page contents

Finding the Sacred Among the Profane: The Strangers Franchise
Sean Woodard

Image © Rogue Pictures 

Image © Rogue Pictures 

Horror represents the ripest genre to provide commentary on contemporary issues. Not only do horror films appeal to our basest emotions, they are the most malleable in terms of form and content. Stephen King writes in Danse Macabre that the three levels of Horror—revulsion, horror, and terror—not only conjure up a wide range of emotions in viewers, but also allow themes to grow out of the narrative—including those that wrestle with spirituality, faith, and morality. This column will explore how faith and religion are represented in particular staples of the horror genre. The first of these will examine the recent Strangers franchise.

In writer-director Bryan Bertino’s The Strangers (2008), a couple are subject to escalating terror when they are preyed upon by a trio of home invaders. Out of this simplistic premise, elements of faith are introduced that balance its otherwise nihilistic tone.

At the beginning of the film, we see two boys walking their bikes down a road. Wearing white dress shirts with black slacks and carrying religious pamphlets in their hands, they are instantly recognizable as members of the Church of Latter Day Saints. They come across a house with the door open. From there, we hear a phone conversation between one of the boys and a 911 operator. In this brief scene, viewers are filled with a sense of foreboding. What the kids discovered—conveniently offscreen, save for a few shots of blood splattered on walls of the house—is of such a hideous a nature that it directly conflicts with their notion of the goodness of God.

The film then flashes back to the previous night. We are introduced to James and Kristen (Scott Speedman and Liv Tyler). Upon returning from a friend’s wedding, the couple is at an impasse in their relationship. James had proposed to her privately during the reception; to his dismay, she says she’s not sure she’s ready for marriage. All his plans for a romantic evening, complete with rose petals and champagne, are shattered. Whereas marriage would united them as one person from a Christian perspective, the engagement ring has torn them apart.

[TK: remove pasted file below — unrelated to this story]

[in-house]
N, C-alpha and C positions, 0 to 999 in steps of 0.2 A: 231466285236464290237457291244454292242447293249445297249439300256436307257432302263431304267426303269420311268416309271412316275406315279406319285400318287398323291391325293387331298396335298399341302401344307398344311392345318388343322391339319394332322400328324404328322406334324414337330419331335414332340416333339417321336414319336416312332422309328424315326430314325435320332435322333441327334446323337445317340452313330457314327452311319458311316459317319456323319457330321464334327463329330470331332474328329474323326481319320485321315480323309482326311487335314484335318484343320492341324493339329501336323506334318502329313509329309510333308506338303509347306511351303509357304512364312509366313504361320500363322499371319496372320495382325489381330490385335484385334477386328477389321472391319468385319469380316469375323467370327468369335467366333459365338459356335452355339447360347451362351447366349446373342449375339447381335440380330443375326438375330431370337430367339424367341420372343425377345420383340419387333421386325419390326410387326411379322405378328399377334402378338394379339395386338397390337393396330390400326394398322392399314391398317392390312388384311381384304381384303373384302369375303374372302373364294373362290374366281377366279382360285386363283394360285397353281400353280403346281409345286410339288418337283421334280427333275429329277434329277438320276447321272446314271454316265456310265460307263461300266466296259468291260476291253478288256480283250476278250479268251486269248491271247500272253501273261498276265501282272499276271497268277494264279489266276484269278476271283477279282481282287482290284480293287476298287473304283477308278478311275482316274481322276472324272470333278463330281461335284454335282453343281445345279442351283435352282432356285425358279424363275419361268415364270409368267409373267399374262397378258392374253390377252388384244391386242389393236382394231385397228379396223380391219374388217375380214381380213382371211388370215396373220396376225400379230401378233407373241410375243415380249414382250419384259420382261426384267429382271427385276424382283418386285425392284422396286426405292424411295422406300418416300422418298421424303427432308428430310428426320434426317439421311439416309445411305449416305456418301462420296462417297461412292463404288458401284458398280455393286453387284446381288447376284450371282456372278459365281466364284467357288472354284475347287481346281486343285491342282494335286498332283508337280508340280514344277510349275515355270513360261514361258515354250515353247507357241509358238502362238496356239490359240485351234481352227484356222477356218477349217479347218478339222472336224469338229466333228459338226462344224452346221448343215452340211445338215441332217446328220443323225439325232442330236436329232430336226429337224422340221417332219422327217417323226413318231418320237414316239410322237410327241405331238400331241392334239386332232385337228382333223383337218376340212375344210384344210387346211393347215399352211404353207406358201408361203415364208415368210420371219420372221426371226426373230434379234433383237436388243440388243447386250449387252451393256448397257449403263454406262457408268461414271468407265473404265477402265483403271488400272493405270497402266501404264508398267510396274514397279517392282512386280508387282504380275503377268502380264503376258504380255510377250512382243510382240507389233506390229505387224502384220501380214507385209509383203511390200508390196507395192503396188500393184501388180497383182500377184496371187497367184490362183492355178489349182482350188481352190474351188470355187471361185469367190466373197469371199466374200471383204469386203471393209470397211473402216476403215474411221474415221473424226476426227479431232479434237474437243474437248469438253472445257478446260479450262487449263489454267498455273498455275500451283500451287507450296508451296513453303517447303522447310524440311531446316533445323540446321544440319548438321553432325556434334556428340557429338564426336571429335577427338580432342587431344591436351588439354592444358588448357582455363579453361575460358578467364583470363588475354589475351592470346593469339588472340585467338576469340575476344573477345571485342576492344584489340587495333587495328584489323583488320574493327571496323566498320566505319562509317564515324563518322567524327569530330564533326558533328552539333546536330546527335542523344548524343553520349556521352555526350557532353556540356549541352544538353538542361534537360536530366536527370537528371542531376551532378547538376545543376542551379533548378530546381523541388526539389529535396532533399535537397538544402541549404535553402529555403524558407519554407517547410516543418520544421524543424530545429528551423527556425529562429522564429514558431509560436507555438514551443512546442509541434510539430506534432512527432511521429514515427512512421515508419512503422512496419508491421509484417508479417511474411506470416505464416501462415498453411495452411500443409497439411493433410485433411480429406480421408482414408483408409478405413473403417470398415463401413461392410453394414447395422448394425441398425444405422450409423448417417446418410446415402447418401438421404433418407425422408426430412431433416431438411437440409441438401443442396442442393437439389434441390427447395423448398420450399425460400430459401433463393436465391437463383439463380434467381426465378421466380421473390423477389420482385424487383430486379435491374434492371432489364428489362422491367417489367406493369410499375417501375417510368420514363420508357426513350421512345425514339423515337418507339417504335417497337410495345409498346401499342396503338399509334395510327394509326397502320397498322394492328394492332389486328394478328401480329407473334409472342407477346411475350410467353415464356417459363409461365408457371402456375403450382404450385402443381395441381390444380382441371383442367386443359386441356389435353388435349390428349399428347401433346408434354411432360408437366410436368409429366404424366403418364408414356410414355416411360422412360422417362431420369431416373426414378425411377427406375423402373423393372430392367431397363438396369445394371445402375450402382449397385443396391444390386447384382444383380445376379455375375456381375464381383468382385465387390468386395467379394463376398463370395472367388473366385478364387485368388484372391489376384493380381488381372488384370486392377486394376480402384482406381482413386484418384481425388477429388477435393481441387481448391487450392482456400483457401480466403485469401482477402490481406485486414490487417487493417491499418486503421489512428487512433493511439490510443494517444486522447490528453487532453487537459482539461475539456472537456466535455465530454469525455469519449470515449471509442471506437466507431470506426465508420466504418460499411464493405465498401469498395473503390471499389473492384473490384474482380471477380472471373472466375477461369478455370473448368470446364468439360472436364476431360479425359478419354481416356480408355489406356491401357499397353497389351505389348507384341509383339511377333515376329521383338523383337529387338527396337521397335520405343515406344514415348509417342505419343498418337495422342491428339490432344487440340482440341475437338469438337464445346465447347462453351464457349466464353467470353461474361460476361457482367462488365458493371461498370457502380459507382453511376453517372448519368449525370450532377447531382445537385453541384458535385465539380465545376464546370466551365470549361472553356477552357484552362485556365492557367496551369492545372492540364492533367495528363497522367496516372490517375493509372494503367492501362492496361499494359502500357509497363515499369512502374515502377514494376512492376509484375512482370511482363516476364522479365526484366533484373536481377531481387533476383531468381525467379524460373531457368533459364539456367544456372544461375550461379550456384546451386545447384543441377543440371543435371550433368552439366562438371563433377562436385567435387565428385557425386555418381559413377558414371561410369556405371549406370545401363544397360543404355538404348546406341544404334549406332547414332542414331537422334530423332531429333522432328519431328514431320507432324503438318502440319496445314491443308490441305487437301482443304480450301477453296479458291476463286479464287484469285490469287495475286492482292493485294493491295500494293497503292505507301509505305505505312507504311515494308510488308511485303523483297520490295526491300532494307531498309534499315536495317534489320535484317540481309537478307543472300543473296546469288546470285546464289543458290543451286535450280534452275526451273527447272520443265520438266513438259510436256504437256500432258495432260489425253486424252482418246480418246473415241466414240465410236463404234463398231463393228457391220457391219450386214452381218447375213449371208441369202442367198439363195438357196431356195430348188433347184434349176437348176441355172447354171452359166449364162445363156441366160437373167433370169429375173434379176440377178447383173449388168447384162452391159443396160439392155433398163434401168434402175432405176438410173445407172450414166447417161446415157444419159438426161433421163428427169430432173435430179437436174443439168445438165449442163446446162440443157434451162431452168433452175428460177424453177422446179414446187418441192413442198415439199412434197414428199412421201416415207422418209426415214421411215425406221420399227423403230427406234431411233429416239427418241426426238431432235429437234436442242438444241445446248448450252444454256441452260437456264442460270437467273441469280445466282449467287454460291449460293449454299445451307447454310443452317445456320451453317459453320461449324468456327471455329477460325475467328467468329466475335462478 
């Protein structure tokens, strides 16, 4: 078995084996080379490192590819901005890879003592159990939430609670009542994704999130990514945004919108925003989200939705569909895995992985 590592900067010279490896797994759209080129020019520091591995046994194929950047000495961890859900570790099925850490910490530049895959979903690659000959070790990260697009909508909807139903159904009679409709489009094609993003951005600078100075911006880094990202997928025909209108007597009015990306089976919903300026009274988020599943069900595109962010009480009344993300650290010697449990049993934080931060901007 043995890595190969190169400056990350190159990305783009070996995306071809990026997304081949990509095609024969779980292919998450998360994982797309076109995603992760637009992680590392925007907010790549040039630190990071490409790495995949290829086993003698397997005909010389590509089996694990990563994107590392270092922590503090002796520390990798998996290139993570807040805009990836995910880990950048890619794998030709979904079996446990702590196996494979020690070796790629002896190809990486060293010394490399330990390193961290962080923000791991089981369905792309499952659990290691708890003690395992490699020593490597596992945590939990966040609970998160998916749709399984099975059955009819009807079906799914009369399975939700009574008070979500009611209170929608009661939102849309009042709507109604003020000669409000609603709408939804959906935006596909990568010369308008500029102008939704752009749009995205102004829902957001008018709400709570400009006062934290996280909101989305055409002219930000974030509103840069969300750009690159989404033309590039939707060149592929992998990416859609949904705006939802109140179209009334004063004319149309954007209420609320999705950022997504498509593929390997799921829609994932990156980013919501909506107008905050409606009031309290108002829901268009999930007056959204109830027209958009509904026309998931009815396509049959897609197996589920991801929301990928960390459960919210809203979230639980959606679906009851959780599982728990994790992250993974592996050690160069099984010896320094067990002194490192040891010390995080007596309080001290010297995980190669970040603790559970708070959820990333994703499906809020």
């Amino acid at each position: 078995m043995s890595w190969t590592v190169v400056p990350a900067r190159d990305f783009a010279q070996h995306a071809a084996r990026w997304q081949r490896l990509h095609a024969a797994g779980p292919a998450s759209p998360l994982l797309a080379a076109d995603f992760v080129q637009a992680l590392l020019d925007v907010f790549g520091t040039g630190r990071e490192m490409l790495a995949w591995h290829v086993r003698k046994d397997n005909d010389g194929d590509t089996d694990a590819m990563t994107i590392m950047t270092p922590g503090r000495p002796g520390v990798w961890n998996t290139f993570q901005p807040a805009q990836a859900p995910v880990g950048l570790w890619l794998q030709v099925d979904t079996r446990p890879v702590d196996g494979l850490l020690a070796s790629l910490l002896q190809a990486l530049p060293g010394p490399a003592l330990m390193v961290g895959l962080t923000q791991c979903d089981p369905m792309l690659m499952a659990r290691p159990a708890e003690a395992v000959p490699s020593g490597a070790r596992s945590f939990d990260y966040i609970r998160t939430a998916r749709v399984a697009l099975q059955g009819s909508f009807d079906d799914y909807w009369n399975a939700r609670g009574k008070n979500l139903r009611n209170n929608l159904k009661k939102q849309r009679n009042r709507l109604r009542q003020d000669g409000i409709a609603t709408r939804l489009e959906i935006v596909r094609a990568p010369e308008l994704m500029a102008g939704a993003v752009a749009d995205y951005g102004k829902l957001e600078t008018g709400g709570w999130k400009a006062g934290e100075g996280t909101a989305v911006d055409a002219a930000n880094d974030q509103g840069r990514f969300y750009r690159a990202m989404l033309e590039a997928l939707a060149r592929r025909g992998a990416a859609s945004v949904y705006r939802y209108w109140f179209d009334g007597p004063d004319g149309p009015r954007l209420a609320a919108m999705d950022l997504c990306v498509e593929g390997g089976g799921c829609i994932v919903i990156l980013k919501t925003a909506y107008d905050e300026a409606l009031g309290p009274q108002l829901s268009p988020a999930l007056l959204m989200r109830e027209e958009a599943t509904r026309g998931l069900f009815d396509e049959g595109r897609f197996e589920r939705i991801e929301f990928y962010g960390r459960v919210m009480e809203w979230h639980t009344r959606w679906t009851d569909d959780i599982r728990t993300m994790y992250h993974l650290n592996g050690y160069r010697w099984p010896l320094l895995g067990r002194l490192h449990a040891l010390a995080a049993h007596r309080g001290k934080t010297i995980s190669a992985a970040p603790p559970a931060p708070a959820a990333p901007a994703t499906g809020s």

After a random knock on the door by a stranger asking if Tamara is home, James and Kristen are subjected to terror by three unnamed assailants — the film’s credits list them as Man in the Mask, Dollface, and Pin-Up Girl based on the masks they wear. While trying to survive, James and Kristen grow closer together. A close up of their hands clasped focuses on Kristen’s engagement ring and their love for each other is reaffirmed in the face of death. However (to borrow the phrase), they both literally had to go through hell to get to heaven.

The film is effective in how it perpetuates the notion that these events can happen to anyone. Everything we don’t publically share—our fears, our familial problems, our religious proclivities, if any—that we believe are locked away safe in the privacy of our homes is intruded upon by this unknown force of evil.

For example, in the film’s sequel, The Strangers: Prey at Night (2018), the family central to the conflict is presented as a typical white suburban family with problems. The teenage daughter Kinsey is dealing with issues that got her kicked out of school and her brother seems to be the only one close to her. While their mother Cindy (Christina Hendricks) tries to figure out “where did we go wrong” with raising Kinsey, she and her husband decide a mini road trip vacation might fix everything.

In a revealing scene outside a gas station, Cindy speaks with her daughter. Although the family has cliche issues, the manner in which they are presented is effective. The tension feels genuine as the dialogue and actions subtly suggest at what is lying underneath. An interesting addition is the costuming decisions for Cindy’s character. Throughout the film, she is shown wearing a cross around her neck, suggesting that they belong to a Christian household. Although the subject of faith never comes up in conversation, the tension between family members suggests that it is a major underlying issue.